Fighting Fraud 2018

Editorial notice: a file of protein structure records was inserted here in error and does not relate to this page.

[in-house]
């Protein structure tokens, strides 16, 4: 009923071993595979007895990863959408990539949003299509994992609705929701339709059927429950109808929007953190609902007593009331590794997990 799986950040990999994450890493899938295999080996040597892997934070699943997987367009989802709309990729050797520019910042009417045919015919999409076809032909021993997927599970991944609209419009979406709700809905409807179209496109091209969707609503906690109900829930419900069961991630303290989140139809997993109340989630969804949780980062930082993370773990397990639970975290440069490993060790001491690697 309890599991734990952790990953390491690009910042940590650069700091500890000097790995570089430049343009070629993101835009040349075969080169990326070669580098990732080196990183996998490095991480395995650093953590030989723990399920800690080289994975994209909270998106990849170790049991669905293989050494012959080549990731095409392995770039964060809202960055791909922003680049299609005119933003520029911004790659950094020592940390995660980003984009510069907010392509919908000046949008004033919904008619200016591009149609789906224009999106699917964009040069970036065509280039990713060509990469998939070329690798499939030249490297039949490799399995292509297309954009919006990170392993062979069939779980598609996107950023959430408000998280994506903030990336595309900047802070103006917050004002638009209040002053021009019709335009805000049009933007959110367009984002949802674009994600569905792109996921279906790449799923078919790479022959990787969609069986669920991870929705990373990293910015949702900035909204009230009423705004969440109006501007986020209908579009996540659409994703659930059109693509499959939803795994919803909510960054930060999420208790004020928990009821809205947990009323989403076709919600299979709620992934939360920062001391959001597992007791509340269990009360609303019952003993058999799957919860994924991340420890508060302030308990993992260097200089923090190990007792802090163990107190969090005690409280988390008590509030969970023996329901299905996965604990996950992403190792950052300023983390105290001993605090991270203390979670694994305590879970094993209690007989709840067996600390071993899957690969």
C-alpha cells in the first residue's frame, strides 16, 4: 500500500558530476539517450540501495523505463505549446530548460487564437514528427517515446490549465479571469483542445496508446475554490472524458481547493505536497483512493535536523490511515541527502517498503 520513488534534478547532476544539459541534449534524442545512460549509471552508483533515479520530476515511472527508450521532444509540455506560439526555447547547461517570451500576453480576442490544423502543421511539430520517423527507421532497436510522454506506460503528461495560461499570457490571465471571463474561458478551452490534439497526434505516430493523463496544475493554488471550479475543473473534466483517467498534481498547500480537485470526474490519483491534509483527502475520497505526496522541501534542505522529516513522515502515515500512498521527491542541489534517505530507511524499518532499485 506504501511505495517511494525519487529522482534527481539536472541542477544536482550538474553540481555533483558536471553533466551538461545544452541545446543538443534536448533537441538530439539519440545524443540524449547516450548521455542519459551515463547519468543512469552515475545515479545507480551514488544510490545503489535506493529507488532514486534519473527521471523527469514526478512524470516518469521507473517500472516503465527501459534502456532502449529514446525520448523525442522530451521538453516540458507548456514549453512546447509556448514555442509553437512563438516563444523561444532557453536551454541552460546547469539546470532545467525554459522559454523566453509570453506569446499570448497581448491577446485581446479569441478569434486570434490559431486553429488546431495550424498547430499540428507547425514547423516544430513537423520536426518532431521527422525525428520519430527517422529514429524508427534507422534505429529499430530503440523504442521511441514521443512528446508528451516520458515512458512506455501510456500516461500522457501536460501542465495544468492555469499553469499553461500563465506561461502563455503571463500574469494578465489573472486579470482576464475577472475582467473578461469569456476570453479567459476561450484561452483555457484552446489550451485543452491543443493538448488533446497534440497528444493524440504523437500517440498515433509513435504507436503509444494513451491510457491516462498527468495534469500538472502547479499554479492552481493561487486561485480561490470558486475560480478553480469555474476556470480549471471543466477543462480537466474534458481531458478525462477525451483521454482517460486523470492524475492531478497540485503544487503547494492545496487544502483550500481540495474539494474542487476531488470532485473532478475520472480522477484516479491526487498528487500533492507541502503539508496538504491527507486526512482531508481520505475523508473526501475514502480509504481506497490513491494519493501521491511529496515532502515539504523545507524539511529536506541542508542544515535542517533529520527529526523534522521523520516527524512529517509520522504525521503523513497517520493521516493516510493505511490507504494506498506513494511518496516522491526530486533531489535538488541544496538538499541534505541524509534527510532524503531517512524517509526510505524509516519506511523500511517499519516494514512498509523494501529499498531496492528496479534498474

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04 FIGHTING FRAUD Bad blood is being shed in Silicon Valley F ew companies seem to encap- sulate the worst excesses of Silicon Valley better than Theranos. The supposedly revolutionary blood-testing startup achieved a valuation of $9 billion, only to face allegations of hype and lies. John Carreyrou, a journalist at The Wall Street Journal, broke the story in 2015, just as Theranos's product was on the cusp of being rolled out in 8,000 Walgreen pharmacy stores. His book, Bad Blood: Secrets and Lies in a Silicon Valley Startup, docu - ments just how an alleged deception was nearly pulled off. A morality tale for our times, the Theranos saga centres on Elizabeth Holmes, a serious and driven young woman who dropped out of Stanford University in 2003 to found the com- pany when she was just 19 years old. "Elizabeth Holmes did not set out to pull a long con," says Mr Carreyrou. "She really did think her vision for this product would do good for society – that it would competitors. When Mr Carreyrou's investigations neared publica- tion, Ms Holmes allegedly leaned on Rupert Murdoch, who was a late investor in Theranos and whose News Corporation group owns The Wall Street Journal, to kill the story. Now indicted for criminal fraud, Ms Holmes is said to have cast herself as a victim. "She feels as if she is a startup founder who ended up failing and because she is a woman the press has piled in on her," says Mr Carreyrou. "She has this Joan of Arc syndrome. She feels like a martyr." The question remains whether Silicon Valley will learn from her experience and question the uncrit - ical adulation of startup founders. "I certainly believe there has been an evolution in the way the American press covers Silicon Valley, but I am not sure people's values in the Silicon Valley echo chamber have changed," says Mr Carreyrou. "Time will tell." "The greatest culprit of which is Steve Jobs. He has been turned into such an icon and hero of American capital- ism that it has created the myth of the startup founder who can see around corners and do no wrong. It has cre- ated this culture of incredible entitle- ment and magical thinking among startup founders in the Valley." It is claimed that Ms Holmes' vault- ing ambition and idealism were poi- soned by hubris. The corporate cul- ture she and Theranos's president Sunny Balwani fostered was alleg- edly dysfunctional to the point of dehumanising. Allegedly founded on fear, paranoia, secrecy and bul- lying, teams were siloed and pitted against each other. Unquestioning loyalty was demanded from employ- ees and dissent, however well inten- tioned, was punished with dis- missal, it is claimed. She took control of all deci- sion-making. The board could not achieve quorum without her and the company used non-disclo- sure agreements to silence former employees. A culture of secrecy seemingly enabled a small inner cir- cle allegedly to mislead and deceive Theranos staff, its board, inves- tors, commercial partners, clients, members of the press and even fed- eral regulators the Food and Drug Administration, and the Centers for Medicare and Medicaid Services. When challenged, the lengths Ms Holmes and Mr Balwani alleg- edly scaled to protect the com- pany stretch the limits of credu- lity. It is claimed they surveilled, blackmailed, intimidated and liti- gated against critics, enemies and Her only problem was that Theranos was allegedly nowhere near achieving her stated goals when its product was brought to market. Ms Holmes stands accused of mak- ing the fundamental and unforgiv- able error of applying Silicon Valley's "fake it until you make it" mindset to medical care, Mr Carreyrou claims. Releasing a "buggy" app in beta stage is one thing. "But she was try- ing to build a medical product upon which doctors and patients make very important decisions – some of them life and death," he says. Some 70 per cent of doctors' decisions are based on blood test results; a faulty Theranos product would endanger lives, a fact that Ms Holmes seemed to fail to see. At the same time, her sin - gle-minded drive, self-belief and brilliant sales pitch won her cham- pions in high places. A Palo Alto native, family connections intro- duced her to the Oracle billionaire Larry Ellison and the venture capi- tal hero Tim Draper. The Theranos board became peopled with military generals, such as John "Mad Dog" Mattis, now secretary of defence in the Trump administration, and former secretaries of state George Shultz and Henry Kissinger. "She wows all these guys with larger-than-life reputations with her vision; she convinces them to join her board and they increase her credibility," says Mr Carreyrou. Ms Holmes had a unique ability to win people's confidence. She idol- ised Steve Jobs to the extent that she adopted a daily uniform of black rollnecks and affected a deep bari- tone voice, speaking several octaves beneath her natural register. These curious qualities, combined with her charm, intelligence and large, blue and unblinking eyes created the aura of someone exceptional. "There is a myth in Silicon Valley around founders," says Mr Carreyrou, With billions at stake, along with pride and reputation, business leaders must avoid the trap of making fraudulent claims revolutionise blood testing and help medicine." With no medical training, Ms Holmes sought with her team to score an audacious hat trick that had eluded medical scientists for decades: to take diagnostic blood tests from a finger prick, rather than intravenous needle; to com - bine multiple blood tests from vita- min deficiency, to disease and preg- nancy tests in one diagnostic tool; and to miniaturise testing equip- ment into a portable device without compromising accuracy. The product would be low cost and available to use in every home in America. The power of such a thing was plain to see. It would revolution- ise healthcare. "I believe the individ- ual is the answer to the challenges of healthcare, but we can't engage the individual in changing outcomes unless individuals have access to the information they need," Ms Holmes said in her 2014 TED Talk. She yearned for success. "She wanted to join the pantheon of tech startup billionaires and be the first woman to do so," says Mr Carreyrou. 01 Theranos headquarters, Palo Alto, California 02 Journalist John Carreyrou 03 Theranos founder and chief executive Elizabeth Holmes SHARON THIRUCHELVAM THERANOS Jason Doiy/Getty Images David Paul Morris/Bloomberg via Getty Images Michael Lionstar Steve Jobs has been turned into such an icon and hero of American capitalism that it has created the myth of the startup founder who can see around corners and do no wrong 01 02 03